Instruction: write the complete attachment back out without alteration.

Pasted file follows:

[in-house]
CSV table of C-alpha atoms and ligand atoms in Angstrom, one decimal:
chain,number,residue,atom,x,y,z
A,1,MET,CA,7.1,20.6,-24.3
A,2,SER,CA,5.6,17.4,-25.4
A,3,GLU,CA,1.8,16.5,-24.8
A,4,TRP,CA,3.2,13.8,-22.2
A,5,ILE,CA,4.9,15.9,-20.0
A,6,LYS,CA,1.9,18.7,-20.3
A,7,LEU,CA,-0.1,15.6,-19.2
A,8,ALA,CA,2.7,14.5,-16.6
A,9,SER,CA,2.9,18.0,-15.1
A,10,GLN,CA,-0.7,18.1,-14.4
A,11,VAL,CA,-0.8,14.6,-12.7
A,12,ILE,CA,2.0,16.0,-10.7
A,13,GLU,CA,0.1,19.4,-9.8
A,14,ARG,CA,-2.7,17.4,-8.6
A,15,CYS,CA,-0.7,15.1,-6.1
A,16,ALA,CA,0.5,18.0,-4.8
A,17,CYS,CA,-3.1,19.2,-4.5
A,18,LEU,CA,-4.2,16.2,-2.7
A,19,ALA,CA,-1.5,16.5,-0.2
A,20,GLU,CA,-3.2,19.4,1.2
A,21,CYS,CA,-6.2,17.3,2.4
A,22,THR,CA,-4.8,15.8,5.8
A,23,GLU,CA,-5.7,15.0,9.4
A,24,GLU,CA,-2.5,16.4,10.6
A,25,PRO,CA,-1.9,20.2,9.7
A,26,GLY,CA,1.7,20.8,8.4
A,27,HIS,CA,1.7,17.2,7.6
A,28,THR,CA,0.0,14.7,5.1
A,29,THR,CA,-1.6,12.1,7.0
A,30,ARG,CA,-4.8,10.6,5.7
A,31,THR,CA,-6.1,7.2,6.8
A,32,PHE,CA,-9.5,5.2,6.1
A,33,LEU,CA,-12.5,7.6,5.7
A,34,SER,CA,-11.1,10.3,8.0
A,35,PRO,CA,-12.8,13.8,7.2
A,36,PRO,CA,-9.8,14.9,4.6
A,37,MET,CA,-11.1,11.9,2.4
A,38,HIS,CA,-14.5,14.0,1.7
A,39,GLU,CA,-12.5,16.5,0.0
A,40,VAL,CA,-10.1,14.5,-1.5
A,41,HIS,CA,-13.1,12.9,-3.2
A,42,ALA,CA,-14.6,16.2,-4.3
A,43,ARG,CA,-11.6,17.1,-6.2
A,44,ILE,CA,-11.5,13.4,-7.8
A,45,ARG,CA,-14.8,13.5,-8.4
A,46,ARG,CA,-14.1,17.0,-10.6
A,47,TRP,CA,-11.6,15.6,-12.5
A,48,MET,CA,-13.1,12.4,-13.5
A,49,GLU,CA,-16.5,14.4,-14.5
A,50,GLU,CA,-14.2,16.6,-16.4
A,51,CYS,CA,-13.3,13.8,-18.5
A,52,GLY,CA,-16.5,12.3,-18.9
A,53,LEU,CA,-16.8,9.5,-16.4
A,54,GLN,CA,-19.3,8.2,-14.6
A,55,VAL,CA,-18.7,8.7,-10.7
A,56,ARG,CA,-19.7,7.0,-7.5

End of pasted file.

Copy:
[in-house]
CSV table of C-alpha atoms and ligand atoms in Angstrom, one decimal:
chain,number,residue,atom,x,y,z
A,1,MET,CA,7.1,20.6,-24.3
A,2,SER,CA,5.6,17.4,-25.4
A,3,GLU,CA,1.8,16.5,-24.8
A,4,TRP,CA,3.2,13.8,-22.2
A,5,ILE,CA,4.9,15.9,-20.0
A,6,LYS,CA,1.9,18.7,-20.3
A,7,LEU,CA,-0.1,15.6,-19.2
A,8,ALA,CA,2.7,14.5,-16.6
A,9,SER,CA,2.9,18.0,-15.1
A,10,GLN,CA,-0.7,18.1,-14.4
A,11,VAL,CA,-0.8,14.6,-12.7
A,12,ILE,CA,2.0,16.0,-10.7
A,13,GLU,CA,0.1,19.4,-9.8
A,14,ARG,CA,-2.7,17.4,-8.6
A,15,CYS,CA,-0.7,15.1,-6.1
A,16,ALA,CA,0.5,18.0,-4.8
A,17,CYS,CA,-3.1,19.2,-4.5
A,18,LEU,CA,-4.2,16.2,-2.7
A,19,ALA,CA,-1.5,16.5,-0.2
A,20,GLU,CA,-3.2,19.4,1.2
A,21,CYS,CA,-6.2,17.3,2.4
A,22,THR,CA,-4.8,15.8,5.8
A,23,GLU,CA,-5.7,15.0,9.4
A,24,GLU,CA,-2.5,16.4,10.6
A,25,PRO,CA,-1.9,20.2,9.7
A,26,GLY,CA,1.7,20.8,8.4
A,27,HIS,CA,1.7,17.2,7.6
A,28,THR,CA,0.0,14.7,5.1
A,29,THR,CA,-1.6,12.1,7.0
A,30,ARG,CA,-4.8,10.6,5.7
A,31,THR,CA,-6.1,7.2,6.8
A,32,PHE,CA,-9.5,5.2,6.1
A,33,LEU,CA,-12.5,7.6,5.7
A,34,SER,CA,-11.1,10.3,8.0
A,35,PRO,CA,-12.8,13.8,7.2
A,36,PRO,CA,-9.8,14.9,4.6
A,37,MET,CA,-11.1,11.9,2.4
A,38,HIS,CA,-14.5,14.0,1.7
A,39,GLU,CA,-12.5,16.5,0.0
A,40,VAL,CA,-10.1,14.5,-1.5
A,41,HIS,CA,-13.1,12.9,-3.2
A,42,ALA,CA,-14.6,16.2,-4.3
A,43,ARG,CA,-11.6,17.1,-6.2
A,44,ILE,CA,-11.5,13.4,-7.8
A,45,ARG,CA,-14.8,13.5,-8.4
A,46,ARG,CA,-14.1,17.0,-10.6
A,47,TRP,CA,-11.6,15.6,-12.5
A,48,MET,CA,-13.1,12.4,-13.5
A,49,GLU,CA,-16.5,14.4,-14.5
A,50,GLU,CA,-14.2,16.6,-16.4
A,51,CYS,CA,-13.3,13.8,-18.5
A,52,GLY,CA,-16.5,12.3,-18.9
A,53,LEU,CA,-16.8,9.5,-16.4
A,54,GLN,CA,-19.3,8.2,-14.6
A,55,VAL,CA,-18.7,8.7,-10.7
A,56,ARG,CA,-19.7,7.0,-7.5